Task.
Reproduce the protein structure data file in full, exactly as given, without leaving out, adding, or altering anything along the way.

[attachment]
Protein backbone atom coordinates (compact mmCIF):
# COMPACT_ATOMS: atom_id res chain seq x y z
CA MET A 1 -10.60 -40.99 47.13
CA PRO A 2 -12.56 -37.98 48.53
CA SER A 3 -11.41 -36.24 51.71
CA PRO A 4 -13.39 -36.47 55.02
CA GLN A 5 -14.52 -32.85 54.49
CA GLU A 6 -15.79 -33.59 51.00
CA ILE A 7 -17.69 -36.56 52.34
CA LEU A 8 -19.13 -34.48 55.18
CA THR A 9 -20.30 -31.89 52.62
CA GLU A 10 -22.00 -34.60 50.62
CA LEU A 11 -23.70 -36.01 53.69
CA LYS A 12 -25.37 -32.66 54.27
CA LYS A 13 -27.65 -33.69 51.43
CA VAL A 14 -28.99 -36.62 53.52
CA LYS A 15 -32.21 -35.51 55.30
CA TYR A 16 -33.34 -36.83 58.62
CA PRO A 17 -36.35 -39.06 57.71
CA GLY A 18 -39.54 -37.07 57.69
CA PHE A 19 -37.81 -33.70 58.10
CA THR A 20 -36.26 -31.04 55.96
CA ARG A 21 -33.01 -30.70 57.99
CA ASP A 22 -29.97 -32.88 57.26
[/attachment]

Protein backbone atom coordinates (compact mmCIF):
# COMPACT_ATOMS: atom_id res chain seq x y z
CA MET A 1 -10.60 -40.99 47.13
CA PRO A 2 -12.56 -37.98 48.53
CA SER A 3 -11.41 -36.24 51.71
CA PRO A 4 -13.39 -36.47 55.02
CA GLN A 5 -14.52 -32.85 54.49
CA GLU A 6 -15.79 -33.59 51.00
CA ILE A 7 -17.69 -36.56 52.34
CA LEU A 8 -19.13 -34.48 55.18
CA THR A 9 -20.30 -31.89 52.62
CA GLU A 10 -22.00 -34.60 50.62
CA LEU A 11 -23.70 -36.01 53.69
CA LYS A 12 -25.37 -32.66 54.27
CA LYS A 13 -27.65 -33.69 51.43
CA VAL A 14 -28.99 -36.62 53.52
CA LYS A 15 -32.21 -35.51 55.30
CA TYR A 16 -33.34 -36.83 58.62
CA PRO A 17 -36.35 -39.06 57.71
CA GLY A 18 -39.54 -37.07 57.69
CA PHE A 19 -37.81 -33.70 58.10
CA THR A 20 -36.26 -31.04 55.96
CA ARG A 21 -33.01 -30.70 57.99
CA ASP A 22 -29.97 -32.88 57.26